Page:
Lee Minho landed his first acting role nearly twenty years ago. Since then, he’s appeared in 12 K-dramas, five films, nabbed multiple awards and distinctions, and firmly solidified his place as one of the most well-known leading men and cultural icons of the genre in South Korea and abroad. Now, thanks to his turn in new Apple TV+ series Pachinko, the veteran gets to cover new acting terrain.
The show is a poignant and masterfully crafted period drama that centers on the experiences of one Korean immigrant family, spanning about 70 years and three countries. It’s a deeply moving, necessary watch about the enduring and insidious effects of generational trauma. Minho plays Hansu, a Zainichi Korean fishmonger. (Zainichi are Koreans who reside in Japan, which occupied Korea from 1910 to 1945.) Like many Koreans living under the brutal, oppressive rule of Japan during that period, Hansu is desperate to make a life for himself, an ambition that leads to him to the yakuza.
When he meets the show’s protagonist, Sunja (Minha Kim), down by a seaside market, he’s quickly smitten. But their love story takes a turn that completely derails Sunja’s life.
Lee sat down with The A.V. Club to discuss this complicated character and more.
The A.V. Club: You’ve said that the audition for Pachinko was your first in 10 years. How did you prepare?
Lee Minho: Yes, just as you said, it was my first audition in a long time, so I kind of forgot how I used to prepare. So I had to think back to the time when I did have to prepare for auditions, and I think the preparation process was pretty similar to any other auditions that I had in my life.
Ten years ago, I was really busy trying to really memorize the script so that I didn’t make any mistakes. I really wanted to do well. But this time, instead of trying to just memorize the whole script, I really wanted to analyze and go deep into my character. That’s what I focused on the most.
AVC: Your Pachinko co-star Jin Ha has explained that his process for memorizing the multi-language script involved a lot of Japanese/Korean/English transliterations. Did you have a similar approach in order to learn the Japanese parts of your dialogue?
LM: Yes. Similarly, I would also translate the Japanese lines into my mother tongue, which is Korean. I also tried to listen to the dialogue of a lot of Japanese actors to kind of pick up the accent—and I also liked to listen to Japanese men who have really nice voices [Laughs.] I tried to listen in order to catch how I should go about that.
AVC: Avid K-drama watchers are used to you seeing you play the male lead. We’re so used to rooting for you. But Hansu is such a different character. This time around, you’re kind of the villain. So, what drew you to this role?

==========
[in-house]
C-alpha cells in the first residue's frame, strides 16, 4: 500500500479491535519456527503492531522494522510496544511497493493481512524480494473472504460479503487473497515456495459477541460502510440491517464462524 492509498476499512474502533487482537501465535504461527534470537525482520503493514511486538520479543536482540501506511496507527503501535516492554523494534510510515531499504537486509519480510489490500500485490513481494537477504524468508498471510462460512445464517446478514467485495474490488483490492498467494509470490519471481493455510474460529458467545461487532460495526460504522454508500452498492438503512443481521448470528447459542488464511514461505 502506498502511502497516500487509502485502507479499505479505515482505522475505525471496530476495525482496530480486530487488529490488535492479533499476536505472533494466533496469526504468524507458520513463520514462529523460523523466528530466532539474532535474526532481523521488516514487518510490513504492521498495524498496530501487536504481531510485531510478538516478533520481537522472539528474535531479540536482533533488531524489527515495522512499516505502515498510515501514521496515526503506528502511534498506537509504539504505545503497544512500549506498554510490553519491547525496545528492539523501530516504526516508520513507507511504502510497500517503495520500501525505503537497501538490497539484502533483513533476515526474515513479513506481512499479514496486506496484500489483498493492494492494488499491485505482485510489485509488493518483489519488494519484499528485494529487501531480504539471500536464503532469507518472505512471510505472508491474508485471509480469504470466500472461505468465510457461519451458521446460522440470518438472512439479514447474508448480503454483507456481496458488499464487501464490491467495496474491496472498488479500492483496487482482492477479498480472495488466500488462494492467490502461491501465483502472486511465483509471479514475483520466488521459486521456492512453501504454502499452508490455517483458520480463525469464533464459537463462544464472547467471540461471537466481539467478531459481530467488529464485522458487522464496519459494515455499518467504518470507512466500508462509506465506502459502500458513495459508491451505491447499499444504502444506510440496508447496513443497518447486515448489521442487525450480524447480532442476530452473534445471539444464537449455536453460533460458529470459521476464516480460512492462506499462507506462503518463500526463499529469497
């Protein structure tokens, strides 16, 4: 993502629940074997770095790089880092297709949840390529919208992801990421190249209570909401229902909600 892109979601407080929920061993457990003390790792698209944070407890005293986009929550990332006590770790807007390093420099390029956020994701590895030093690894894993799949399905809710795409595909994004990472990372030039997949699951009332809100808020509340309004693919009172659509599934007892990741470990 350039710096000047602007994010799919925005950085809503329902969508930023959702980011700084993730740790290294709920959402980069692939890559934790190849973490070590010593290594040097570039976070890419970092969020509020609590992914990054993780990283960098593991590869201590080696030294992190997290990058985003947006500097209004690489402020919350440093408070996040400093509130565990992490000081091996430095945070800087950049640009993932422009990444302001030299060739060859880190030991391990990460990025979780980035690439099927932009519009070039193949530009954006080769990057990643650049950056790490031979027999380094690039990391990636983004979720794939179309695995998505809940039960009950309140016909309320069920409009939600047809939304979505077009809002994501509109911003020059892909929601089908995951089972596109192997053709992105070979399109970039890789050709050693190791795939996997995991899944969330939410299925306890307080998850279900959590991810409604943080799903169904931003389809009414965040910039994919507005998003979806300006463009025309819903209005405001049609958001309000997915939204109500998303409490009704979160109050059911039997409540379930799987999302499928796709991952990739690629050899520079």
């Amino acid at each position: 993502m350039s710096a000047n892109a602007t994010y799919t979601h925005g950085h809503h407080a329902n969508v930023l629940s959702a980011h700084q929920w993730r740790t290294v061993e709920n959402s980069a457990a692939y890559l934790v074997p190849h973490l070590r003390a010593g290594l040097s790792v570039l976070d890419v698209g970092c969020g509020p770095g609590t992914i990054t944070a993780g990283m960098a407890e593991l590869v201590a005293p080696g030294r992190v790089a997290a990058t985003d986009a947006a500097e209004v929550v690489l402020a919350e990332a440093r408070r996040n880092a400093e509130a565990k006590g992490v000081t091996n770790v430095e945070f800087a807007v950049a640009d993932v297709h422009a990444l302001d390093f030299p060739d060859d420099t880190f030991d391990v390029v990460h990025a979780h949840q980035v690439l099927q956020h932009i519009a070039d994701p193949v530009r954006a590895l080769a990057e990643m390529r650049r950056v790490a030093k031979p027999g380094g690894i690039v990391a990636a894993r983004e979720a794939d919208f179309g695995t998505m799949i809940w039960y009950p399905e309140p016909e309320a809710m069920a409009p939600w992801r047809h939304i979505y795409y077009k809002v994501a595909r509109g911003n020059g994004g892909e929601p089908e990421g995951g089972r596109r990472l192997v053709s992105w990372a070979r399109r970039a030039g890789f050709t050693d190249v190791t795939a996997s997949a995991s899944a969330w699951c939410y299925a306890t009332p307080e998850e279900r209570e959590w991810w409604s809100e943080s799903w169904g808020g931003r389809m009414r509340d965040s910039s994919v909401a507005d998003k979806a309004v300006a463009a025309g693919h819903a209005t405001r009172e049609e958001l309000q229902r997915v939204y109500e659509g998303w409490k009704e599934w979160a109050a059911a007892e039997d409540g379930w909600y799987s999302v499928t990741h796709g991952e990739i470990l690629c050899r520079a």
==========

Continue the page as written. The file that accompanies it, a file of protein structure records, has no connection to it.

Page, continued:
LM: When I first read the script, I could really resonate with Hansu. Because I think there are certain ways of life and ideas that you have to stick to in order to survive during that harsh time and in those harsh conditions. And I could really relate to him, if I put myself in his shoes during those harsh times. That’s what drew me to pick this character.
AVC: He really is such a complex character. Though he is pretty cruel to Sunja, we still feel some empathy for him, especially during the earthquake episode. Since you know him better than anyone, what’s the most important thing you want viewers to understand about Hansu?
LM: So, I wouldn’t ask for the audience to just understand this character in and of itself, but I think there are bits and pieces of him that people can really relate to. And I think although he is in a much harsher condition than we are in right now, I think we also have to survive in this world.
We sometimes have to be cruel and sometimes we have to be strong in order to protect ourselves or our families. But Hansu is just more radical in that regard. I think people can understand that he has to become like this in response to the condition of time. As people watch the show, I think they will understand.
AVC: Playing Hansu means your viewers get to see a totally different side of your acting. What was the most surprising thing about playing that character?
LM: I wouldn’t say I was surprised by the character of Hansu. But I would say that I was quite surprised at the male characters of that time period in general, because it felt like they weren’t allowed to to have emotions. Or, they didn’t have any time to communicate their emotions or have emotional exchanges. They just had to, you know, earn money to survive and to feed their families. I think it was kind of a luxury for them to have emotions. That was what really surprised me.
AVC: For a lot of K-drama newbies, The Heirs and Boys Over Flowers are usually one of their first forays into the genre, myself included. As a pioneer of the genre, what is it like to watch the global rise of Korean pop culture, especially now that we’re in an atmosphere and a landscape that makes something like Pachinko available to so many global viewers?
LM: I think this is not just a thing that’s limited to Korean culture, per se, but we now have a lot of platforms. So Korean people will watch Spanish dramas, American and British dramas. I think now we have [these opportunities] that [the cultural exchange] could go back and forth, right? It goes both ways. I think creators and artists in this field, they’re always wanting something that’s new and they also they always want to create something new. So if we try harder, I think more people will enjoy the Korean content.